Our communion hymn this week is “God be in my head” (Hymnal 1982 #694), and it's short and simple enough to quote in its entirety:
God be in my head, and in my understanding;
God be in mine eyes, and in my looking;
God be in my mouth, and in my speaking;
God be in my heart, and in my thinking;
God be at mine end, and at my departing.
This is an old English prayer, first found in the Sarum Primer of 1514. “Primer” is the term for an English-language “book of hours,” a type of medieval illuminated manuscript containing Christian devotions to be used throughout the hours of the day. Books of hours contained simplified versions of the prayer rituals used in monasteries, thereby allowing laypeople the opportunity to incorporate elements of monasticism into their daily lives. This particular text, sometimes called the “Sarum Prayer” because of its provenance, quickly became quite popular; in 1627, it opens John Cosin's prominent Collection of Private Devotions, and the prayer also showed up in France in similar collections.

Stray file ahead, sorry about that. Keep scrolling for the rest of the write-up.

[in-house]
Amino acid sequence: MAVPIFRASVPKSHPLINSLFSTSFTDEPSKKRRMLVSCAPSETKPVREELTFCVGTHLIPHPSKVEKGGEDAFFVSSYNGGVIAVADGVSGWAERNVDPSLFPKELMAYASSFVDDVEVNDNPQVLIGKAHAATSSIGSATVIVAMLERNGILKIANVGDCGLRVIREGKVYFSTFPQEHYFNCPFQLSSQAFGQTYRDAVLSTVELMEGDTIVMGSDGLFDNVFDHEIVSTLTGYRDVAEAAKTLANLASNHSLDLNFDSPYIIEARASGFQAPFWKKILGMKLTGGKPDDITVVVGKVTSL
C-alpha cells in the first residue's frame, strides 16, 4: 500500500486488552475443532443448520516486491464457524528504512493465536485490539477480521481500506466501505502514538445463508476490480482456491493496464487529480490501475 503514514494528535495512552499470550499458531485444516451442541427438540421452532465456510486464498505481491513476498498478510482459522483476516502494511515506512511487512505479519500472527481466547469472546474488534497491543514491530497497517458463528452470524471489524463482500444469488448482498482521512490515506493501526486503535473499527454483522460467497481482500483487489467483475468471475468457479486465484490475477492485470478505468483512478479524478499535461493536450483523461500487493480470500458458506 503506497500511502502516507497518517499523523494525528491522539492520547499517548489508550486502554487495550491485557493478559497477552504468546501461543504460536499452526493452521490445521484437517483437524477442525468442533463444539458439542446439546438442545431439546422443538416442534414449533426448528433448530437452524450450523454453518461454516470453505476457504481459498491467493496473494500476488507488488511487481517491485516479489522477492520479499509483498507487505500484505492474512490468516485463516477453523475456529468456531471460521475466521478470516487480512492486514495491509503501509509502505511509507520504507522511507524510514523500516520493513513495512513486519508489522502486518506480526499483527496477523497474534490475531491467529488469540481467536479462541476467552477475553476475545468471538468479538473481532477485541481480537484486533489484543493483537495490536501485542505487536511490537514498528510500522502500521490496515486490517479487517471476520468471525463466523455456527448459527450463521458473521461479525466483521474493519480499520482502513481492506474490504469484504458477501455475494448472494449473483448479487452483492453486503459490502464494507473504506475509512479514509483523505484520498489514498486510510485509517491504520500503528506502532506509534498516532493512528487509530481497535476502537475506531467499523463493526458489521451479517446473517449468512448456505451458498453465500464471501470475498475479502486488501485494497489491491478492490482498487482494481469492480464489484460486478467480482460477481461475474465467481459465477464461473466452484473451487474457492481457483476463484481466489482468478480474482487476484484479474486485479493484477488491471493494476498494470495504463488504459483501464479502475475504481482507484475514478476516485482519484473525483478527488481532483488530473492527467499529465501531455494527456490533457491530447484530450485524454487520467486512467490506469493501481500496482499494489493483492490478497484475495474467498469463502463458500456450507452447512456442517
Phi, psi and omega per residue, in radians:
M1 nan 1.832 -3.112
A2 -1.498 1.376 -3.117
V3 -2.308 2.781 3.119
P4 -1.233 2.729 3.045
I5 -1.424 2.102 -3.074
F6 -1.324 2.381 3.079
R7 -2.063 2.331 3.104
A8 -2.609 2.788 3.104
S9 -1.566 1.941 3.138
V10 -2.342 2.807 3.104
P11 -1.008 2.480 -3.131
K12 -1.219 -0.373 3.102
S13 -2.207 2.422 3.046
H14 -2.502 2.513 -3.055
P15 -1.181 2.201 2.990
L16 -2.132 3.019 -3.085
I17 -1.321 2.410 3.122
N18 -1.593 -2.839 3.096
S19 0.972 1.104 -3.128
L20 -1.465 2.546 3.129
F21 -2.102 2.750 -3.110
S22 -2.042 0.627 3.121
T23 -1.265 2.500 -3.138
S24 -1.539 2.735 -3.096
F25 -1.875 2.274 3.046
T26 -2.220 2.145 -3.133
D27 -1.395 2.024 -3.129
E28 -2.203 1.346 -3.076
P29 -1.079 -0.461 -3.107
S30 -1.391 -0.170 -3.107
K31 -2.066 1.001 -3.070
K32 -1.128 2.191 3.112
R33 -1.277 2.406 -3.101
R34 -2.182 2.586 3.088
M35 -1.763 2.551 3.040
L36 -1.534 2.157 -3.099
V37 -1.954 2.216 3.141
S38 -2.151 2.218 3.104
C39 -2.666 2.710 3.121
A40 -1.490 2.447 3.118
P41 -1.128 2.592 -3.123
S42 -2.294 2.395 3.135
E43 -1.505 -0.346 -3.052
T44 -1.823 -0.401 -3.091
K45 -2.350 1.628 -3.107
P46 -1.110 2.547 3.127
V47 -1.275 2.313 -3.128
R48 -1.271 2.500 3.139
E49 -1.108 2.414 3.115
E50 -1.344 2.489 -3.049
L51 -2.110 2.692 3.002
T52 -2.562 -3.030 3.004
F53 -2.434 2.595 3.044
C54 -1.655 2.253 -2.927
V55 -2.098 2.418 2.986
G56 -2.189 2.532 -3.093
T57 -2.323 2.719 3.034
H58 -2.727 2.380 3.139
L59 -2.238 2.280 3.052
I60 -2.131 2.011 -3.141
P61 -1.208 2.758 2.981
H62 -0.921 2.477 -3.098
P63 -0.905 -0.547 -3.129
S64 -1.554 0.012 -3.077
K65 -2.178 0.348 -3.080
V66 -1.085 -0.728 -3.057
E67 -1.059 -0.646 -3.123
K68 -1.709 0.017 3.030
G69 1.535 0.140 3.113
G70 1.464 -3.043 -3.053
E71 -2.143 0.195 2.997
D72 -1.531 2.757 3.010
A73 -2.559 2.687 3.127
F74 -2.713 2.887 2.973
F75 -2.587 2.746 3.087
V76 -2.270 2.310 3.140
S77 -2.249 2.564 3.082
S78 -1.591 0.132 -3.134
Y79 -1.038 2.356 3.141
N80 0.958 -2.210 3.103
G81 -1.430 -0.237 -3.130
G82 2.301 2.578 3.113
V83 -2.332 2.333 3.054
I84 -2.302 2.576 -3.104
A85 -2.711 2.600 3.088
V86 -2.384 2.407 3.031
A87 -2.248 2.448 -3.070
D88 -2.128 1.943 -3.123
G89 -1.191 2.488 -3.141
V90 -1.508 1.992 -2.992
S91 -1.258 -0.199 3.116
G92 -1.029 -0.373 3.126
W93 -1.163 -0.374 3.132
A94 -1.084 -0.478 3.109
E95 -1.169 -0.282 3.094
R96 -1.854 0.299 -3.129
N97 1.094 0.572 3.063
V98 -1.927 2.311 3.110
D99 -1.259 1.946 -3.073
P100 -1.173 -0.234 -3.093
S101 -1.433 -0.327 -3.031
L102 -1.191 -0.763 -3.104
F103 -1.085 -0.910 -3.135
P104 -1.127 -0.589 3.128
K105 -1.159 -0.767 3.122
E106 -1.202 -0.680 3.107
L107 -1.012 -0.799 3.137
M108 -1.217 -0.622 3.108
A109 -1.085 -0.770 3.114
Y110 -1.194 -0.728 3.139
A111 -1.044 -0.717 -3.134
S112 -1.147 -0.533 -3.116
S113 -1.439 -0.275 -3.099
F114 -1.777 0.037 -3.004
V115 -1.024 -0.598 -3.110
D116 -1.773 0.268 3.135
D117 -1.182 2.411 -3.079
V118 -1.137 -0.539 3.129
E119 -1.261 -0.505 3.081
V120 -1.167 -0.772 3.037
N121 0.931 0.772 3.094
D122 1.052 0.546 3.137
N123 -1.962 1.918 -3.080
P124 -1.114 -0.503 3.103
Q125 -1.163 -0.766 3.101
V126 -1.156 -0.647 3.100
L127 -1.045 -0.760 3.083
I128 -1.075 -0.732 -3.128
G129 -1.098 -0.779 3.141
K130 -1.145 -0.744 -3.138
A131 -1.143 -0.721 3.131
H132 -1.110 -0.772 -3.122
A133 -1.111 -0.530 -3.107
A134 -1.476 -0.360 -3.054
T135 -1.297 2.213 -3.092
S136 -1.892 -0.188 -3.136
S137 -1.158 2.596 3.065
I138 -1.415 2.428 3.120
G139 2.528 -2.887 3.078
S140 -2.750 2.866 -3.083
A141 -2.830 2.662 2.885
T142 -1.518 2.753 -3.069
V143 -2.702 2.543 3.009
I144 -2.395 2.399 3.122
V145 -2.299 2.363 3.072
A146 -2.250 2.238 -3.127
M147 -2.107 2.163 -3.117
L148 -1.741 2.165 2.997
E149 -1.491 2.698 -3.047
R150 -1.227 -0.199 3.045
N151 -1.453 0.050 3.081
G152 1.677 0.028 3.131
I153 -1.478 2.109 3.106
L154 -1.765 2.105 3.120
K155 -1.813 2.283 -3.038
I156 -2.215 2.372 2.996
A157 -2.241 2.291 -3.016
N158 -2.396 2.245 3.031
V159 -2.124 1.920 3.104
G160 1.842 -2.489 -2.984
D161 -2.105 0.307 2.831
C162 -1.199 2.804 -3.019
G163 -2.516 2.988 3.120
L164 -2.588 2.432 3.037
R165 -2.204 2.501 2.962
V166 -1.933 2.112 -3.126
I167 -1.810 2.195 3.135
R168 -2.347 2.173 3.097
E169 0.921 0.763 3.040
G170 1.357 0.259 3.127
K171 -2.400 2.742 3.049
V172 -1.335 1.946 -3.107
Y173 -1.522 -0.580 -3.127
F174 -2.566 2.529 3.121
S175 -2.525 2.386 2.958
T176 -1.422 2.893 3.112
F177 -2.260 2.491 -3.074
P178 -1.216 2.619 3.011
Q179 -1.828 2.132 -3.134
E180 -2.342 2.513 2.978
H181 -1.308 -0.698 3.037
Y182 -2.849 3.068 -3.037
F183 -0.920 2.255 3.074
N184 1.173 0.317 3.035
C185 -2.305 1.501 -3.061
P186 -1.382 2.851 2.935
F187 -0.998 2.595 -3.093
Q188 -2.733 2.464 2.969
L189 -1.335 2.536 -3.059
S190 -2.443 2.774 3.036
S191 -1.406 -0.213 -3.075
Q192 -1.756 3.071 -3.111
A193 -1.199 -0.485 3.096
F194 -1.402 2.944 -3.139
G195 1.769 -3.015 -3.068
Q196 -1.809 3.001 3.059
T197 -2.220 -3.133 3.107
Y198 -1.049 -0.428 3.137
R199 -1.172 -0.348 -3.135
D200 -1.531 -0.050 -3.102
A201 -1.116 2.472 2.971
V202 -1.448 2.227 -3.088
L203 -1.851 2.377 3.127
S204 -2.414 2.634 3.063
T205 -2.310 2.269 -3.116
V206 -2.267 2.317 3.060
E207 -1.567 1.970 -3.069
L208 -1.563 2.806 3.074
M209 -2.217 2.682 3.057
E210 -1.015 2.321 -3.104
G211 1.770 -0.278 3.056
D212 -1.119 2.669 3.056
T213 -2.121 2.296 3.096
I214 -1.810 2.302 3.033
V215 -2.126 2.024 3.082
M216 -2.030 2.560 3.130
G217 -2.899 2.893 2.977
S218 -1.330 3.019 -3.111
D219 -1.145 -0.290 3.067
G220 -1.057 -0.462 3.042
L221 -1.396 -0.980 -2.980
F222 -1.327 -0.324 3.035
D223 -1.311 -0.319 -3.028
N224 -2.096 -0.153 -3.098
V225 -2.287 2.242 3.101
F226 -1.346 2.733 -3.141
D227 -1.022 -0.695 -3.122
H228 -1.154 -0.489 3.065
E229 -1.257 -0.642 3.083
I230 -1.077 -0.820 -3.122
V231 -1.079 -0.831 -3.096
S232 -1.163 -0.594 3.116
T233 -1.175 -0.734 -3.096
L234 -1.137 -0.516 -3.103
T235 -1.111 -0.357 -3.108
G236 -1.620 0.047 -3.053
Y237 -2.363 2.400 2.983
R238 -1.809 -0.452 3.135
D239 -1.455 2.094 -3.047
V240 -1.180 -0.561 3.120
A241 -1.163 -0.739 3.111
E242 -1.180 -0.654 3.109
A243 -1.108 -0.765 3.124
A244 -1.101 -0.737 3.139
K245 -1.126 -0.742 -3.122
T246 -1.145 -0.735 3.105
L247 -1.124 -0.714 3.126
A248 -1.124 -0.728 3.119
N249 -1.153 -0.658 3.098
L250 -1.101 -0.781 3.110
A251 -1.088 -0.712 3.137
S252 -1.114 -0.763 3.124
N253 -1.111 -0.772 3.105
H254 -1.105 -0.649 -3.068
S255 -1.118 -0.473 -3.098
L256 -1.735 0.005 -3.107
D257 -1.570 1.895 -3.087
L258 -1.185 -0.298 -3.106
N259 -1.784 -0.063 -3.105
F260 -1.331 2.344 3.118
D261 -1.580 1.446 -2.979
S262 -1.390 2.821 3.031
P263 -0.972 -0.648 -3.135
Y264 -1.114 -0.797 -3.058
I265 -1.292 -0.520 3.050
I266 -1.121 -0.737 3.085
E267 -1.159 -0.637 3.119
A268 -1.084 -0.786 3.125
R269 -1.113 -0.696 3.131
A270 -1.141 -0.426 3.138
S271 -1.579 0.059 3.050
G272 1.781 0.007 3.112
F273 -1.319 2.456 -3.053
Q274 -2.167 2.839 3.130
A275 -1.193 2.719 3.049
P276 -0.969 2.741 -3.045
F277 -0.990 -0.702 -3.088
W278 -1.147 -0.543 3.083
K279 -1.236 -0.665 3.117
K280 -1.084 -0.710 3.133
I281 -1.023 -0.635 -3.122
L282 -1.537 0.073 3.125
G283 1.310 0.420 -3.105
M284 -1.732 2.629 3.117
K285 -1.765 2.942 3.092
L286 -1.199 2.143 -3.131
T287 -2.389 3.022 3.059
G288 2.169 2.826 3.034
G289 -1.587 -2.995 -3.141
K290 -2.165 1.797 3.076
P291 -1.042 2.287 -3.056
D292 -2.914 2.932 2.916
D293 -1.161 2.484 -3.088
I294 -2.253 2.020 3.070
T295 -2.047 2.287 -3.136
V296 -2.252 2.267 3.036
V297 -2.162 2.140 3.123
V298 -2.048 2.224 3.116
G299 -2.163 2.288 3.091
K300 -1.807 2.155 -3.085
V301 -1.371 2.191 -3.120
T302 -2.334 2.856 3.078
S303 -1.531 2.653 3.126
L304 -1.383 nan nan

The tune used in the hymnal, Lytlington, is the work of English composer Sir Sydney H. Nicholson and has a repetitive simplicity suitable to the character of the text. This text is also a popular choice for anthem settings: the most famous (at least according to the hymnal companion) is the setting by Sir Walford Davies, and I remember singing Andrew Carter's anthem setting in my very first year of church choir. Anthems from my first year of choir tend to stick with me – I was an impressionable ten-year-old – and so this prayer holds a special place in my heart. For a while last year, I was regularly praying with the use of an Anglican rosary; the rosary broke in December, and I really need to get a new one, because it was a great devotional exercise. Unlike with Catholic rosaries, there's not really a set way to pray an Anglican rosary, and the individual or group has the opportunity to invent their own cycle of prayers to accompany the beads. I chose “God be in my head” for my opening prayer. Leaving the house in the morning, holding my rosary's invitatory bead in my left hand, I would recite the prayer silently to myself and touch each body part as the text named it: head, eyes, mouth, over my heart, and finally crossing myself for the last line. The physical motions of this ritual were wonderfully centering; moreover, I love the way this prayer invites God into every part of our bodies, reminding us that God should be ever-present and in control of each aspect of our daily existence. This prayer served me well as an introduction to my daily devotions, just as it did for medieval users of the Sarum Primer – I hope it can do the same for you.